Dual Relationships and Crossing Boundaries in Māori Social Work Practice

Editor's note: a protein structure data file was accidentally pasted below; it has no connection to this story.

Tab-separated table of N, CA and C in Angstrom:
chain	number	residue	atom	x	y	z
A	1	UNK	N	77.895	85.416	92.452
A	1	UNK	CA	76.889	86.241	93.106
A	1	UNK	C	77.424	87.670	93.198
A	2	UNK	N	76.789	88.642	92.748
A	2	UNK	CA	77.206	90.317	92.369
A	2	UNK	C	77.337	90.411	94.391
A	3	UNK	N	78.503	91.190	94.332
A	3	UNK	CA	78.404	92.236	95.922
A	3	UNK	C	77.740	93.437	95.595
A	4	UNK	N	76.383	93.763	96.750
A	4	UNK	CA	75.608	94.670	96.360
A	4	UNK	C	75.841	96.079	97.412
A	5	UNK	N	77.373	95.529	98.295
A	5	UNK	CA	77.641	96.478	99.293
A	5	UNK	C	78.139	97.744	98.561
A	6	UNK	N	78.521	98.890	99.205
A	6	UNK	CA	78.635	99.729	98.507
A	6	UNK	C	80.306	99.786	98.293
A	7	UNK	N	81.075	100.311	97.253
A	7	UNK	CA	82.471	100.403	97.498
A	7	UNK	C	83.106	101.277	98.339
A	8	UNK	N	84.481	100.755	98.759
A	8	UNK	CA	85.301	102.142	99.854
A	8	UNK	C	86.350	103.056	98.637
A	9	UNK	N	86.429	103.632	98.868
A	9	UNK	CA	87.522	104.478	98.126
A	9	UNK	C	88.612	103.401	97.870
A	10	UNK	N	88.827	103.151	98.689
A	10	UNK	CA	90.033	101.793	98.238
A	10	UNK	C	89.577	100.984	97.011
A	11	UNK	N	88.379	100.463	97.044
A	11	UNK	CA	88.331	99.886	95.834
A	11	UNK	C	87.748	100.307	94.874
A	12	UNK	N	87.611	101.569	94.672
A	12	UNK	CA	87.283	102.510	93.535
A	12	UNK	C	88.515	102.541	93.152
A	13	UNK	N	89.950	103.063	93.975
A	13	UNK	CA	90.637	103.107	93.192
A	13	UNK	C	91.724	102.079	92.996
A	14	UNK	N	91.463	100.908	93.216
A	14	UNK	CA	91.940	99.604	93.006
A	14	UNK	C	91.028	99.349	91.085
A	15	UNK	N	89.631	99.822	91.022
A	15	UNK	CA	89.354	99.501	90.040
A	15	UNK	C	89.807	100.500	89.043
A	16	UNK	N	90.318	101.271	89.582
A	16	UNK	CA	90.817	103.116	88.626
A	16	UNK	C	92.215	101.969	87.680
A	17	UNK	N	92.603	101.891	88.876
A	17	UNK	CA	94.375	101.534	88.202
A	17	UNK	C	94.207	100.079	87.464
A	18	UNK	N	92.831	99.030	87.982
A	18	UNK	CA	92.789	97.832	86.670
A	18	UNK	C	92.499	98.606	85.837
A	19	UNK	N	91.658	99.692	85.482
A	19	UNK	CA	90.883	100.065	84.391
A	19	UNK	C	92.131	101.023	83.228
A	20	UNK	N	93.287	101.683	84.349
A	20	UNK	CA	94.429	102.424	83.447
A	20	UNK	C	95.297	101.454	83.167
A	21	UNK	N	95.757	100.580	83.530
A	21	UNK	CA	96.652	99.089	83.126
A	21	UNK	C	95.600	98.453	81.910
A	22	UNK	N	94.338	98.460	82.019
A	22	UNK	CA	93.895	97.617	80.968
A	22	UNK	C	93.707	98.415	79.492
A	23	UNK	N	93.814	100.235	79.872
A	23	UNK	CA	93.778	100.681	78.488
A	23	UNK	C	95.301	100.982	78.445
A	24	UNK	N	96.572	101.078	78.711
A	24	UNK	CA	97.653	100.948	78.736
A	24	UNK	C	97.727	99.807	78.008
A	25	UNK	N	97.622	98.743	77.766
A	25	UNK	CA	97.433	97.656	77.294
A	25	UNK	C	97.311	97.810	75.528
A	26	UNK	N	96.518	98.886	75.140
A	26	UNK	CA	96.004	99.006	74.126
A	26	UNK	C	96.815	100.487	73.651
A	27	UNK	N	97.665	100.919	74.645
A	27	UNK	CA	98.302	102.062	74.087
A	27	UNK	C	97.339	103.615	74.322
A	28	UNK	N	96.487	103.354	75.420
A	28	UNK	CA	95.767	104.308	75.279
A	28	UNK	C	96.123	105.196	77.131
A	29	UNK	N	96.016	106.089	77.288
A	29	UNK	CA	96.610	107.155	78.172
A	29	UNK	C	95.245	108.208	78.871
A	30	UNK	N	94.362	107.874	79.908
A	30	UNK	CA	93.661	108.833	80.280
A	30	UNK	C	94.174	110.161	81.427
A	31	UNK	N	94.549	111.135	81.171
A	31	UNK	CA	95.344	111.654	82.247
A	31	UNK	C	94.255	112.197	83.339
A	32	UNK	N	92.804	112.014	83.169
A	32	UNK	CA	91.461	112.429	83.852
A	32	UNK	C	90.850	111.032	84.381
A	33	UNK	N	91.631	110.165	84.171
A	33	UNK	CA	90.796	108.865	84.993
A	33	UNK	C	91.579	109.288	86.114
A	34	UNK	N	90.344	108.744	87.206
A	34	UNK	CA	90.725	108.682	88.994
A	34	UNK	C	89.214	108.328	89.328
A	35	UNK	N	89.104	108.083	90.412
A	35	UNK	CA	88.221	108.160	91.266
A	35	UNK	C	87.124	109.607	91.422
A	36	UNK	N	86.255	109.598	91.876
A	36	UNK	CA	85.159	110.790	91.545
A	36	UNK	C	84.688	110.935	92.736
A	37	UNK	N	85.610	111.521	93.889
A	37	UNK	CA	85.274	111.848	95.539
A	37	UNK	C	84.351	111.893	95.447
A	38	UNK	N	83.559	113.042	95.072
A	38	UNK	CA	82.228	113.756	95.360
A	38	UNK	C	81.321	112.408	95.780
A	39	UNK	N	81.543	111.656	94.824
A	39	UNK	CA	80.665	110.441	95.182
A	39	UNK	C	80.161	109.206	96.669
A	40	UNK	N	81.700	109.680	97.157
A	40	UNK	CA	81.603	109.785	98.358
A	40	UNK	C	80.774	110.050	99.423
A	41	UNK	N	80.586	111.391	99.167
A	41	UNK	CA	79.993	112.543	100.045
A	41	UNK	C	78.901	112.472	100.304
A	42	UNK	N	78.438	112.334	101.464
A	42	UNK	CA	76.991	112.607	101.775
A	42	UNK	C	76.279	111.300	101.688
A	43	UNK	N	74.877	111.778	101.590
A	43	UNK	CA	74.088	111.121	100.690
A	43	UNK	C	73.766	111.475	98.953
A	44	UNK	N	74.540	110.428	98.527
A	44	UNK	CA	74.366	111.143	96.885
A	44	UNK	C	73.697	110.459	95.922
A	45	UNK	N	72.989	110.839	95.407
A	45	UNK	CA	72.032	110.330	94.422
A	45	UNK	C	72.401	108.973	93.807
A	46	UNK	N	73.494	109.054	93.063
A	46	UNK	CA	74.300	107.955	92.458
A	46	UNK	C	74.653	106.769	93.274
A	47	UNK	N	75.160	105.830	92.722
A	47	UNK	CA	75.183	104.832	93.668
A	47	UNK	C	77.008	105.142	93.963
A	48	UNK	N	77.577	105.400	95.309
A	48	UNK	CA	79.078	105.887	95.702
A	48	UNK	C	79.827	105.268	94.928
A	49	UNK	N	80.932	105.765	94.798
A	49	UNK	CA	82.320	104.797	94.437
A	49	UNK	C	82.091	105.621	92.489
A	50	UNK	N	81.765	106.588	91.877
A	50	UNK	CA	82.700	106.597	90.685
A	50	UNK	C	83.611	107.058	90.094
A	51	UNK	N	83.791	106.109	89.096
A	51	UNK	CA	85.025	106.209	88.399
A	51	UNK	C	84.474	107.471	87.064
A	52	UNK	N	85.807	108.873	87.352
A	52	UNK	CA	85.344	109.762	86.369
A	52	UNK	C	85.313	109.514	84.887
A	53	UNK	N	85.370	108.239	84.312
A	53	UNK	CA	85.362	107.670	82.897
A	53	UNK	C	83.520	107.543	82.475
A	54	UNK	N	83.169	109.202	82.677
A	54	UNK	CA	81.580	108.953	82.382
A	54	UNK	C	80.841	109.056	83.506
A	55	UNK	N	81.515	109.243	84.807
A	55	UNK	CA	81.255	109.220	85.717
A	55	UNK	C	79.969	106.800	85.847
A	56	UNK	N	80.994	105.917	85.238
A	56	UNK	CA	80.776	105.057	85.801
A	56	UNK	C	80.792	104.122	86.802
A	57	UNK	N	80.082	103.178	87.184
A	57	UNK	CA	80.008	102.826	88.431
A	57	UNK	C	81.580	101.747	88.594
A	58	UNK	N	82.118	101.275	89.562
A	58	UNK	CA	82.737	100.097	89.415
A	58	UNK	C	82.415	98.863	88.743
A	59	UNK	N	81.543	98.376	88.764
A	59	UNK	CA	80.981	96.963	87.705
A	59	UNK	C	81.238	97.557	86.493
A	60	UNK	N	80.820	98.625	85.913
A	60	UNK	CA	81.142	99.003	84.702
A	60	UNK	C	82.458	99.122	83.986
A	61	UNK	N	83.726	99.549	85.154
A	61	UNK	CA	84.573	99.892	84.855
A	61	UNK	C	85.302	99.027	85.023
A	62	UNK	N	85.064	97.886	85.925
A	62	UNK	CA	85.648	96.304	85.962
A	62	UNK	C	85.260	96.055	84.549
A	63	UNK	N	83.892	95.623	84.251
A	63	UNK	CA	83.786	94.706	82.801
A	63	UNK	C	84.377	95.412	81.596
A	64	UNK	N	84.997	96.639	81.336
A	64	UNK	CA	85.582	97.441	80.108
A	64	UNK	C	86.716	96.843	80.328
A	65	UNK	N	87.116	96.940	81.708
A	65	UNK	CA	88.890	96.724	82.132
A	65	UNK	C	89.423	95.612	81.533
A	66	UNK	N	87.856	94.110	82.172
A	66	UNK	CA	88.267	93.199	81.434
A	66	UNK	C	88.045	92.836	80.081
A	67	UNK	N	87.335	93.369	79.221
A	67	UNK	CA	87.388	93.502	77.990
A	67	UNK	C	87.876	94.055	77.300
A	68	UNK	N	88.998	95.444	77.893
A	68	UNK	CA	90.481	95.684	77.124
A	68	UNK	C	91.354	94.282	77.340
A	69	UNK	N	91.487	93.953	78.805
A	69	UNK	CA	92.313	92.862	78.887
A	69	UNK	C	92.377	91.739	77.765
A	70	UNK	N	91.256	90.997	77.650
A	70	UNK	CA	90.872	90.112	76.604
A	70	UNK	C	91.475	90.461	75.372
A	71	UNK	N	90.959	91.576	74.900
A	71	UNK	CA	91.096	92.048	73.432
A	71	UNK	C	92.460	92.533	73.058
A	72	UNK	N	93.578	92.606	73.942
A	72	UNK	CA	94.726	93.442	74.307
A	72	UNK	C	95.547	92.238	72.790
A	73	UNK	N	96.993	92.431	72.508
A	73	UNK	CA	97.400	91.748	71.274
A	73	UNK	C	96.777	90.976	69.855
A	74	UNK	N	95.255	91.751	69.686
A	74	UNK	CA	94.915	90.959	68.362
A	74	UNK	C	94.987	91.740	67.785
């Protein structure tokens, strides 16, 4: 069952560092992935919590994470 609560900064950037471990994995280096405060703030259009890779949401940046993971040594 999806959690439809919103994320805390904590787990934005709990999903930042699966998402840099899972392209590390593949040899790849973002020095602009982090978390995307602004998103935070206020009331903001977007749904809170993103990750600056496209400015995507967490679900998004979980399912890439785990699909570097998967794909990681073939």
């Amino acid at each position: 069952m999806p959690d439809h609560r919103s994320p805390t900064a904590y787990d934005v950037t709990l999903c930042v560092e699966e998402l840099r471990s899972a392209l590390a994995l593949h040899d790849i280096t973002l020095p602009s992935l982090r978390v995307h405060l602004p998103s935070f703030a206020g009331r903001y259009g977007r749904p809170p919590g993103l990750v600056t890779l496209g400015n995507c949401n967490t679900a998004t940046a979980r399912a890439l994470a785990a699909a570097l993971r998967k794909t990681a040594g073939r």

Whakawhanaungatanga is an important part of the Māori culture and is used in the engagement phase of the social work process. It is a type of relationship forming where client and worker can become whānau, extended family. It is criticised in some quarters as creating a dual relationship that crosses social work boundaries. Interviews were conducted with seven Māori social work practitioners with over 25 years practice experience, investigating how they dealt with potential boundary issues and the principles and processes they operate by to keep both themselves and their clients safe. The research highlights the need for workers to make plain their role in the social work relationship, the need for contracting and negotiation regarding expectations, the importance of supervision, the role of Māori customary behaviour and the need for cultural ending rituals to signify the transformation of the relationship. To implement this form of practice a Māori social worker needs; experience, an understanding of their social work process, a highly accountable practice ethic, a lived understanding of Maori cultural processes and a commitment to Māori cultural ethics.
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